A "why" does this as well. And it is very similar to the heart or lungs in that the function becomes lost, becomes involuntary - it pitters away from our consciousness. The heart continues to beat although we don't continually thinking of it. Our thoughts drift from "why" to "how", then "how" to "what" just as blood flows from the heart to cells and produces action. Our drive to live expresses itself in the rhythmic beating of our hearts and expansions of our lungs, not the 6 miles we promised ourselves to run (I'm going, I swear, just gotta stretch). What if our unconscious functions all centered on this "how" or "what" instead of maintaining a strong beating heart? We would drop dead.

The human essence cannot give energy to a "how" or "what" - only the "why". A strong flow of oxygen rich blood promotes a stronger action, it gives the energy which makes movement possible. The "why" makes everything else possible and the astounding thing is that it can be contagious. Remaining firmly centered on a "why" centers those around you as well (or infuriates them :) which can be equally educational).

In education and much of life, the "what" holds the reigns. My teacher gave me a C- because she looked only at the "what" and the "how" of my sample lesson. "What did he do?" "How did he implement this?", she forgot that learning, that teaching is actually fun.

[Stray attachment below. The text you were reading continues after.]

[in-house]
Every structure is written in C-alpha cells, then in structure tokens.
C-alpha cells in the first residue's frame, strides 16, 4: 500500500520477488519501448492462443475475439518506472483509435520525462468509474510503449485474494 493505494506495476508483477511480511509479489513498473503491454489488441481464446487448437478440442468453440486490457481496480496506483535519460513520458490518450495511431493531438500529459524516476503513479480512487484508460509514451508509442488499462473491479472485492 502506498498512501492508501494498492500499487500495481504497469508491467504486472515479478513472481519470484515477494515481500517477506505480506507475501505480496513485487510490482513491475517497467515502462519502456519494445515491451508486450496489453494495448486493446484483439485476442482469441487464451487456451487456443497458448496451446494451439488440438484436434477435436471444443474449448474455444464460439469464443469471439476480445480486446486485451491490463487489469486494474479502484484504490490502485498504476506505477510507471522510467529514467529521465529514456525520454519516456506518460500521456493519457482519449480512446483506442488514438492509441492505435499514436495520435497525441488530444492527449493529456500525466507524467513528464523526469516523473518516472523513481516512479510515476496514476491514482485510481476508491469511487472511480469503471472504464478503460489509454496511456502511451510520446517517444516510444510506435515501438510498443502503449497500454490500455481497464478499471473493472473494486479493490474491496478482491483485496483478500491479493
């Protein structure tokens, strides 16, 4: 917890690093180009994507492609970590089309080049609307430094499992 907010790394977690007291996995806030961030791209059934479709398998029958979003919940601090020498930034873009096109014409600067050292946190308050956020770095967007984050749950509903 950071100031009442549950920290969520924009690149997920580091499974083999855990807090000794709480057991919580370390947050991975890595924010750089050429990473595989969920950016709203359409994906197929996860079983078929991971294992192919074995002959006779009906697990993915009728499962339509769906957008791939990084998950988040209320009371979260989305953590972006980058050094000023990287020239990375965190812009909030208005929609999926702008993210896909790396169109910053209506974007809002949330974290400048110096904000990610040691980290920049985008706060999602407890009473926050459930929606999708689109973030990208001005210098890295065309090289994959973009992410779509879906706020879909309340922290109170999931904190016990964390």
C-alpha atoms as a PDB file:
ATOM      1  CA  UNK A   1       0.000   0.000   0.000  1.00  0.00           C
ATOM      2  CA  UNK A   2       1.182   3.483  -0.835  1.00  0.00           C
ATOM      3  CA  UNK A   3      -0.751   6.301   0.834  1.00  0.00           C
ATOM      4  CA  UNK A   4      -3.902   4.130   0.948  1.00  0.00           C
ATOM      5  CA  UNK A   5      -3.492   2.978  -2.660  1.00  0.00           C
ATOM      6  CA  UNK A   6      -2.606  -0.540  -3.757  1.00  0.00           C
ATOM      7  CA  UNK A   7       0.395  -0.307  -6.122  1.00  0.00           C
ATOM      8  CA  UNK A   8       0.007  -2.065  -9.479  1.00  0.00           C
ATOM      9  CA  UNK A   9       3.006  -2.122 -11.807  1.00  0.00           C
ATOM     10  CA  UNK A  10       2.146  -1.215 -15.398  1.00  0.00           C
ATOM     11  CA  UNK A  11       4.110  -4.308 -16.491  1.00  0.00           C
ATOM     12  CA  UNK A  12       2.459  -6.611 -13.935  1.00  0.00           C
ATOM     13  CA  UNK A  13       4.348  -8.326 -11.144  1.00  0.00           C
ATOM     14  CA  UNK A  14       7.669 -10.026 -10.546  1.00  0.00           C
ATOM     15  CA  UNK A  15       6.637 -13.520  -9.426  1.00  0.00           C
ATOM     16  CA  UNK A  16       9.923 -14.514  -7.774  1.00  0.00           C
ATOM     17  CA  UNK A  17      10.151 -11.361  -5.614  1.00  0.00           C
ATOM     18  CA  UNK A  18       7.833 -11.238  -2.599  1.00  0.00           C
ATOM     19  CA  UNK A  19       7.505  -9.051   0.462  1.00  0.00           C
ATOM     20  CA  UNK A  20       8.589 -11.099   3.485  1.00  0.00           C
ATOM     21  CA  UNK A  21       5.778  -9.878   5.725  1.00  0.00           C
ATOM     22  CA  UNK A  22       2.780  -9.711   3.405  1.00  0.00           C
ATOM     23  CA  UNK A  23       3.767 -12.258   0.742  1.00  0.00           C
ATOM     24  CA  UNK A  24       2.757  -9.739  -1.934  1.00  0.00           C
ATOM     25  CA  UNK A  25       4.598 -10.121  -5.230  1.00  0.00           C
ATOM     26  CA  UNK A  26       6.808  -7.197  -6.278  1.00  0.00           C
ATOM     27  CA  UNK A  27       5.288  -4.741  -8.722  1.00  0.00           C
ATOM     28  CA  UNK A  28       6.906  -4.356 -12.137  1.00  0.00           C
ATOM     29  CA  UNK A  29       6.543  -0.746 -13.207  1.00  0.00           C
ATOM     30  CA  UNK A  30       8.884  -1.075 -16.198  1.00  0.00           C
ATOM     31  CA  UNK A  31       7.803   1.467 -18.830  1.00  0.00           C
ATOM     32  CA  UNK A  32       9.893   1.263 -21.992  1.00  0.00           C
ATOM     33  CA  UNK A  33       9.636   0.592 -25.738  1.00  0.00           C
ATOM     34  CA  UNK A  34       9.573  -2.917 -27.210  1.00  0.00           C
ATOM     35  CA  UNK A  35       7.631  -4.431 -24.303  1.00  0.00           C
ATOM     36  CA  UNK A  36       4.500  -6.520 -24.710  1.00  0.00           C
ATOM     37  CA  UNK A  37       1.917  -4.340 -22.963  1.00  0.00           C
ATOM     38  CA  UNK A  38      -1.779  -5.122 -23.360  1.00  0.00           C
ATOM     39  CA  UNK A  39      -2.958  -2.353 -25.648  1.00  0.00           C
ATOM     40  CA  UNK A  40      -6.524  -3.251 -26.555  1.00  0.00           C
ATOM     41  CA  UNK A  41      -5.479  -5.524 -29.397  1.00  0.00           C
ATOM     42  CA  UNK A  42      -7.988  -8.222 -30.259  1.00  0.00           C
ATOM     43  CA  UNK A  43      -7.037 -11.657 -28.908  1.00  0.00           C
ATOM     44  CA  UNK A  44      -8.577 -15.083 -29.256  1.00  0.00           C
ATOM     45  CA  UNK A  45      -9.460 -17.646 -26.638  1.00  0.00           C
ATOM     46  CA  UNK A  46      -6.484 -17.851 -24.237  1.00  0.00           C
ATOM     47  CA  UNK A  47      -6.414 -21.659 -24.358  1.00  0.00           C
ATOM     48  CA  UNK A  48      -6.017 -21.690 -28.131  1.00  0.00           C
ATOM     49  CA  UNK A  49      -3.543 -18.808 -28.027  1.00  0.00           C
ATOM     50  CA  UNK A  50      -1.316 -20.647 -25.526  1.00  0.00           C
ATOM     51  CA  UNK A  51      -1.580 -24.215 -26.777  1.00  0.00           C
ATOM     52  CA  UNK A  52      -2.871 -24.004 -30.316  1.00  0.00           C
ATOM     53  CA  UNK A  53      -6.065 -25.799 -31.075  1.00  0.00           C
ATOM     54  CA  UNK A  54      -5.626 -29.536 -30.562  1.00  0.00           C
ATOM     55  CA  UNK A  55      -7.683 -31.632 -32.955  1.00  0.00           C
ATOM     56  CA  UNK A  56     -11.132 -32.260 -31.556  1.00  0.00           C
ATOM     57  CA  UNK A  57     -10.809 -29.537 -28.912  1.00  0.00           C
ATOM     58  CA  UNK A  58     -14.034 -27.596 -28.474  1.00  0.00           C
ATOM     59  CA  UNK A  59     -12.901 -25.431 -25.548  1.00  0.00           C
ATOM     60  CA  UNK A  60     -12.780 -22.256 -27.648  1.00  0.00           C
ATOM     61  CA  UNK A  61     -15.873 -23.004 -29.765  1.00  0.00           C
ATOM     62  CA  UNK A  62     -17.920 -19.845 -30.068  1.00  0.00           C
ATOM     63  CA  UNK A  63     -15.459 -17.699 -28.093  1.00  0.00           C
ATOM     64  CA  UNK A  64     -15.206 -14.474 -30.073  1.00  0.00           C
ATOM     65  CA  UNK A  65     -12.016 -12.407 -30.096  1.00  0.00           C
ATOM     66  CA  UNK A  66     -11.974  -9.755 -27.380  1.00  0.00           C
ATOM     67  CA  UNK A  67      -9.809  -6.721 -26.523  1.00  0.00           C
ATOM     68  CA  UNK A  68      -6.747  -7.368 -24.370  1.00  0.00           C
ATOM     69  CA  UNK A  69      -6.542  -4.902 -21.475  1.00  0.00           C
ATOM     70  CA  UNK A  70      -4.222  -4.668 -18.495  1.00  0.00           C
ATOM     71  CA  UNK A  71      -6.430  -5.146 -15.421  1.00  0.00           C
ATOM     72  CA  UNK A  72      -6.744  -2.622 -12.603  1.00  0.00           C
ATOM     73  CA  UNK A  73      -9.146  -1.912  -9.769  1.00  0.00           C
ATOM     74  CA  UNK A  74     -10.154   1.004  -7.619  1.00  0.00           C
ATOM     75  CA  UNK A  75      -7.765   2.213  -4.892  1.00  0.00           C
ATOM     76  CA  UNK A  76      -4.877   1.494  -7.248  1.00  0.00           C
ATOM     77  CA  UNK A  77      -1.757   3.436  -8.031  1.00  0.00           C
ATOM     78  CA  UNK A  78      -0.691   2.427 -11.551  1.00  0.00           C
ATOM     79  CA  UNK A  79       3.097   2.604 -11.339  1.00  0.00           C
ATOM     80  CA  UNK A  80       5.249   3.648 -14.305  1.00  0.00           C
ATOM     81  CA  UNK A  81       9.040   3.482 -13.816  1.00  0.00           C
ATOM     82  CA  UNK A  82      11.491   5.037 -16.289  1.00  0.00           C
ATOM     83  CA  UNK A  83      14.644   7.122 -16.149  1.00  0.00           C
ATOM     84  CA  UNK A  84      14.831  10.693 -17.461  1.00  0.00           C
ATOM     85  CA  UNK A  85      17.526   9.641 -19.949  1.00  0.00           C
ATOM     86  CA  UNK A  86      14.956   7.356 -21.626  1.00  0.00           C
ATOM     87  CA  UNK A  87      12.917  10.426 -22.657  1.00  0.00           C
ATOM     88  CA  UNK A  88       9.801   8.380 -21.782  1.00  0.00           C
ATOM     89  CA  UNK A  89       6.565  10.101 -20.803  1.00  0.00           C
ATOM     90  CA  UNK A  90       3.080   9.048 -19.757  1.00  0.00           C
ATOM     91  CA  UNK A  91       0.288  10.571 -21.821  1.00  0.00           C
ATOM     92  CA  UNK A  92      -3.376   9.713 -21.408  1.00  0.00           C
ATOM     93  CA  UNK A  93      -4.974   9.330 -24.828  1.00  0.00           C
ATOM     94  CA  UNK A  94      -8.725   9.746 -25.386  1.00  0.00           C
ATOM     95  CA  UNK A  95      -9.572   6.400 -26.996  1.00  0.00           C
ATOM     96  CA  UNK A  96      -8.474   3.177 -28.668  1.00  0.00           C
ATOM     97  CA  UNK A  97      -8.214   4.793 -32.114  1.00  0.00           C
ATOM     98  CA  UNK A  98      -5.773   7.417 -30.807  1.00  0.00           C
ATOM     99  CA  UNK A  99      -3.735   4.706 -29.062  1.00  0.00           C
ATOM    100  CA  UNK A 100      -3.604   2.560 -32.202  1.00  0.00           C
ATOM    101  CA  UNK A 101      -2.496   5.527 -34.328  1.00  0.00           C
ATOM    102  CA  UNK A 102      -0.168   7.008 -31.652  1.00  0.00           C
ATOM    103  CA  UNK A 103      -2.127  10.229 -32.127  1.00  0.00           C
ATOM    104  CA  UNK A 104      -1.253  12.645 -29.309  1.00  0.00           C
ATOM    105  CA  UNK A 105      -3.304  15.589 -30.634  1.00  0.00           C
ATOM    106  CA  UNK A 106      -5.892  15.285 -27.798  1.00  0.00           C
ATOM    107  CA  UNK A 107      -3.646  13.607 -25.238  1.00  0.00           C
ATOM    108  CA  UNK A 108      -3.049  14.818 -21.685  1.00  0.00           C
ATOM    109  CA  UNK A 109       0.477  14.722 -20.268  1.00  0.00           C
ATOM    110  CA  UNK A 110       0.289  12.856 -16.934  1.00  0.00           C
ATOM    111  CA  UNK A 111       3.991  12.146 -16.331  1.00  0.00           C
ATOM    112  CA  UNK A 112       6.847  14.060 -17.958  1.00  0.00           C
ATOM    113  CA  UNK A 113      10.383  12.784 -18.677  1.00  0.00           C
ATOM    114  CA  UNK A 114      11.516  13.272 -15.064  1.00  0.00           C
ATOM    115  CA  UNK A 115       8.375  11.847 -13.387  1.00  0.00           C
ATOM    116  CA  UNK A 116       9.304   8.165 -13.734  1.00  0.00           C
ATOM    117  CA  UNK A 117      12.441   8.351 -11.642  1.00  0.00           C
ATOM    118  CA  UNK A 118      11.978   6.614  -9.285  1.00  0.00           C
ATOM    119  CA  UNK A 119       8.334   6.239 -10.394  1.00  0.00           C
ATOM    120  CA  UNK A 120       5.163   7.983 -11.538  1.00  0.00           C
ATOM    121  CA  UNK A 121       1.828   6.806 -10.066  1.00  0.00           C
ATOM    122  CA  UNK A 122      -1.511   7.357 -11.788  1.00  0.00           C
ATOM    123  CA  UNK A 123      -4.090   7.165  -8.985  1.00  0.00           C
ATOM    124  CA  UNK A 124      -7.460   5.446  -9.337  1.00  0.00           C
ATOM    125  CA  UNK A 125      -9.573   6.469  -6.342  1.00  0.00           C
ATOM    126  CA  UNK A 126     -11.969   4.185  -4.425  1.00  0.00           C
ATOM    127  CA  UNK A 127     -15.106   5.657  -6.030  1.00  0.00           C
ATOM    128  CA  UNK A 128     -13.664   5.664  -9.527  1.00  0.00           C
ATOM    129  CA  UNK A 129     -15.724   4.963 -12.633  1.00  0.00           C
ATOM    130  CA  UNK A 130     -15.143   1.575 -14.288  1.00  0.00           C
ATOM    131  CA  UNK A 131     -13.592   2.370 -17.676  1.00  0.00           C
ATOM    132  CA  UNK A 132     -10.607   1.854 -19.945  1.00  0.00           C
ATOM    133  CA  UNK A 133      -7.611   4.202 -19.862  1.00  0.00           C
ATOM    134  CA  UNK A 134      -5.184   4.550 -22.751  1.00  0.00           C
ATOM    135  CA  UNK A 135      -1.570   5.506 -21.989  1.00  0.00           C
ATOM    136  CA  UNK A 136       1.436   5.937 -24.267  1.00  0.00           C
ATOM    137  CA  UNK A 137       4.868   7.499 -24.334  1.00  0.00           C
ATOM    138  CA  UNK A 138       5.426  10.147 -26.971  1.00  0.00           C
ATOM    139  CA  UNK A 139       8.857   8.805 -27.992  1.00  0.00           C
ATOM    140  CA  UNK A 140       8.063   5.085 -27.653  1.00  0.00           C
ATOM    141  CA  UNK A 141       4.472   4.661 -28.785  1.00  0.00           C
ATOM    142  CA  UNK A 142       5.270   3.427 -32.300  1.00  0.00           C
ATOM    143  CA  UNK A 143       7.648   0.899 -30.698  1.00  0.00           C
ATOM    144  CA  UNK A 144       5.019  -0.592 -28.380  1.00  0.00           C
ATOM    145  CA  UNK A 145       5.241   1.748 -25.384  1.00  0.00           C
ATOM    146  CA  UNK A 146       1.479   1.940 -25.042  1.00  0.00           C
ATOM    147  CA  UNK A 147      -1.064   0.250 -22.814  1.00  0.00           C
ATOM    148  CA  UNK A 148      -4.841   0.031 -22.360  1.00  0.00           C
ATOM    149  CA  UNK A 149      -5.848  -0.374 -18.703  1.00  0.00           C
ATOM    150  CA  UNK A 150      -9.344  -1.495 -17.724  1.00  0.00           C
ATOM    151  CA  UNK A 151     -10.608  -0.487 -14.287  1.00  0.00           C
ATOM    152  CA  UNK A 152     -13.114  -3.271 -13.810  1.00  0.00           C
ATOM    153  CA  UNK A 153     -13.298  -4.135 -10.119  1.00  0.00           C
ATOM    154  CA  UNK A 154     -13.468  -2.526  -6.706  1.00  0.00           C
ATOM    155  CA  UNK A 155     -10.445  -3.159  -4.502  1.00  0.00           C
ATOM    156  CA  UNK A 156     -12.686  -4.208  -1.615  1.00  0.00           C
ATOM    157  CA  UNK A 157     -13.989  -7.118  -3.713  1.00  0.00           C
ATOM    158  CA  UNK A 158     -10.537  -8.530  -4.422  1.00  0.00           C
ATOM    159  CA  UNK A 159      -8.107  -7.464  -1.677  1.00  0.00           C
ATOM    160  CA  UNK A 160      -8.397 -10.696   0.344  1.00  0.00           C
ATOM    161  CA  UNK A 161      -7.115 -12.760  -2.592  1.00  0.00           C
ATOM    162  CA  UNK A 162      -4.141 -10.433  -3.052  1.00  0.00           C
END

The further away we get from the "why", the smaller the "why" gets and the larger the "what" gets. I didn't quit smoking until I had a "why", I had tried all the "whats" already.

Imagine a blender.


It sits there, a beautiful piece of machinery. In your freezer, there waits a frozen mango and a pint of ice cream and they can become the most wonderful smoothie which has ever passed your lips. Let's break this down a bit.

The "what" is the smoothie - delicious and creamy, nutritious and satisfying.


The "how" is the blender itself. But what is the "why"?

Is it the electric socket? Is it the power company which produces the power delivered to that socket?